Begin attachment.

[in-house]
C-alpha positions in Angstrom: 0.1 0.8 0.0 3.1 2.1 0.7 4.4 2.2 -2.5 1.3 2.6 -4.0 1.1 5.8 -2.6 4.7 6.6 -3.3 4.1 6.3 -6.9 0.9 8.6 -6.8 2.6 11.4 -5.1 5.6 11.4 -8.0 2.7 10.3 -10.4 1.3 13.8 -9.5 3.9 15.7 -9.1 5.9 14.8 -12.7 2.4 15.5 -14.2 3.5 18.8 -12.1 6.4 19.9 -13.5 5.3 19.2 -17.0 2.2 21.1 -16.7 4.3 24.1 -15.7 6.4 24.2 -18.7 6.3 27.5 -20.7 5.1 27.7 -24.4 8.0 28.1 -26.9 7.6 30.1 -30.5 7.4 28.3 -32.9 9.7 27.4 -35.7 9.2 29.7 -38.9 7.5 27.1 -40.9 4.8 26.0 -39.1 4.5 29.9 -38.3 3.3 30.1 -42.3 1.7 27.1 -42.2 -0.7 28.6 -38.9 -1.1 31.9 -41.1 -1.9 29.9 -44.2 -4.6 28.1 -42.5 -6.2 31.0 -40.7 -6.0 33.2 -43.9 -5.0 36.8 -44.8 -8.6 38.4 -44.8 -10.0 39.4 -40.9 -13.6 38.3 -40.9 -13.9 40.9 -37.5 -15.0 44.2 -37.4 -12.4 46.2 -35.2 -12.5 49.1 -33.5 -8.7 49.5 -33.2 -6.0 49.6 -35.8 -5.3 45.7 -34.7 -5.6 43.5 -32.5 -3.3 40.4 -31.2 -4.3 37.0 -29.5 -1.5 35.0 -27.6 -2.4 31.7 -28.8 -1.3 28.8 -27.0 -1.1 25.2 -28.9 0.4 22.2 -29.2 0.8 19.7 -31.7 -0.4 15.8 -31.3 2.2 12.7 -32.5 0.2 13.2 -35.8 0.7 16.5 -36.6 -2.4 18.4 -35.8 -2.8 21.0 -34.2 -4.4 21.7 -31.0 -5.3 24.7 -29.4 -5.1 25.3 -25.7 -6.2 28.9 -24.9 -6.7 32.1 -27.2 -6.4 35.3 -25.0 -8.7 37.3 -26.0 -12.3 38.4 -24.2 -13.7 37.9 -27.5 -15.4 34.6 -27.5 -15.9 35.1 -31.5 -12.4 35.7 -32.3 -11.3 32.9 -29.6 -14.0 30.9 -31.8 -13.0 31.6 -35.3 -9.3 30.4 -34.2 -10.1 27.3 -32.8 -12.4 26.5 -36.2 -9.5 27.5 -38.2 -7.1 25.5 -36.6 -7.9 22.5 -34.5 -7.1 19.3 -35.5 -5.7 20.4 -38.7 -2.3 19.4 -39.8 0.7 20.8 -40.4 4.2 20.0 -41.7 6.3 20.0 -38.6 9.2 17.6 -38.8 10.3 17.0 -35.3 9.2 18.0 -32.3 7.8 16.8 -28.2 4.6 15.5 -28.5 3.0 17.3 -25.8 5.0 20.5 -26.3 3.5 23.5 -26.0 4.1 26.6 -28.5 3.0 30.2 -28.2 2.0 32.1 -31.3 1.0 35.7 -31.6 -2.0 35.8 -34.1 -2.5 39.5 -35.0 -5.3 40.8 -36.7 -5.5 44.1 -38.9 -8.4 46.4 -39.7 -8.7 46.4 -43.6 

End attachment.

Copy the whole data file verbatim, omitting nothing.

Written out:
[in-house]
C-alpha positions in Angstrom: 0.1 0.8 0.0 3.1 2.1 0.7 4.4 2.2 -2.5 1.3 2.6 -4.0 1.1 5.8 -2.6 4.7 6.6 -3.3 4.1 6.3 -6.9 0.9 8.6 -6.8 2.6 11.4 -5.1 5.6 11.4 -8.0 2.7 10.3 -10.4 1.3 13.8 -9.5 3.9 15.7 -9.1 5.9 14.8 -12.7 2.4 15.5 -14.2 3.5 18.8 -12.1 6.4 19.9 -13.5 5.3 19.2 -17.0 2.2 21.1 -16.7 4.3 24.1 -15.7 6.4 24.2 -18.7 6.3 27.5 -20.7 5.1 27.7 -24.4 8.0 28.1 -26.9 7.6 30.1 -30.5 7.4 28.3 -32.9 9.7 27.4 -35.7 9.2 29.7 -38.9 7.5 27.1 -40.9 4.8 26.0 -39.1 4.5 29.9 -38.3 3.3 30.1 -42.3 1.7 27.1 -42.2 -0.7 28.6 -38.9 -1.1 31.9 -41.1 -1.9 29.9 -44.2 -4.6 28.1 -42.5 -6.2 31.0 -40.7 -6.0 33.2 -43.9 -5.0 36.8 -44.8 -8.6 38.4 -44.8 -10.0 39.4 -40.9 -13.6 38.3 -40.9 -13.9 40.9 -37.5 -15.0 44.2 -37.4 -12.4 46.2 -35.2 -12.5 49.1 -33.5 -8.7 49.5 -33.2 -6.0 49.6 -35.8 -5.3 45.7 -34.7 -5.6 43.5 -32.5 -3.3 40.4 -31.2 -4.3 37.0 -29.5 -1.5 35.0 -27.6 -2.4 31.7 -28.8 -1.3 28.8 -27.0 -1.1 25.2 -28.9 0.4 22.2 -29.2 0.8 19.7 -31.7 -0.4 15.8 -31.3 2.2 12.7 -32.5 0.2 13.2 -35.8 0.7 16.5 -36.6 -2.4 18.4 -35.8 -2.8 21.0 -34.2 -4.4 21.7 -31.0 -5.3 24.7 -29.4 -5.1 25.3 -25.7 -6.2 28.9 -24.9 -6.7 32.1 -27.2 -6.4 35.3 -25.0 -8.7 37.3 -26.0 -12.3 38.4 -24.2 -13.7 37.9 -27.5 -15.4 34.6 -27.5 -15.9 35.1 -31.5 -12.4 35.7 -32.3 -11.3 32.9 -29.6 -14.0 30.9 -31.8 -13.0 31.6 -35.3 -9.3 30.4 -34.2 -10.1 27.3 -32.8 -12.4 26.5 -36.2 -9.5 27.5 -38.2 -7.1 25.5 -36.6 -7.9 22.5 -34.5 -7.1 19.3 -35.5 -5.7 20.4 -38.7 -2.3 19.4 -39.8 0.7 20.8 -40.4 4.2 20.0 -41.7 6.3 20.0 -38.6 9.2 17.6 -38.8 10.3 17.0 -35.3 9.2 18.0 -32.3 7.8 16.8 -28.2 4.6 15.5 -28.5 3.0 17.3 -25.8 5.0 20.5 -26.3 3.5 23.5 -26.0 4.1 26.6 -28.5 3.0 30.2 -28.2 2.0 32.1 -31.3 1.0 35.7 -31.6 -2.0 35.8 -34.1 -2.5 39.5 -35.0 -5.3 40.8 -36.7 -5.5 44.1 -38.9 -8.4 46.4 -39.7 -8.7 46.4 -43.6 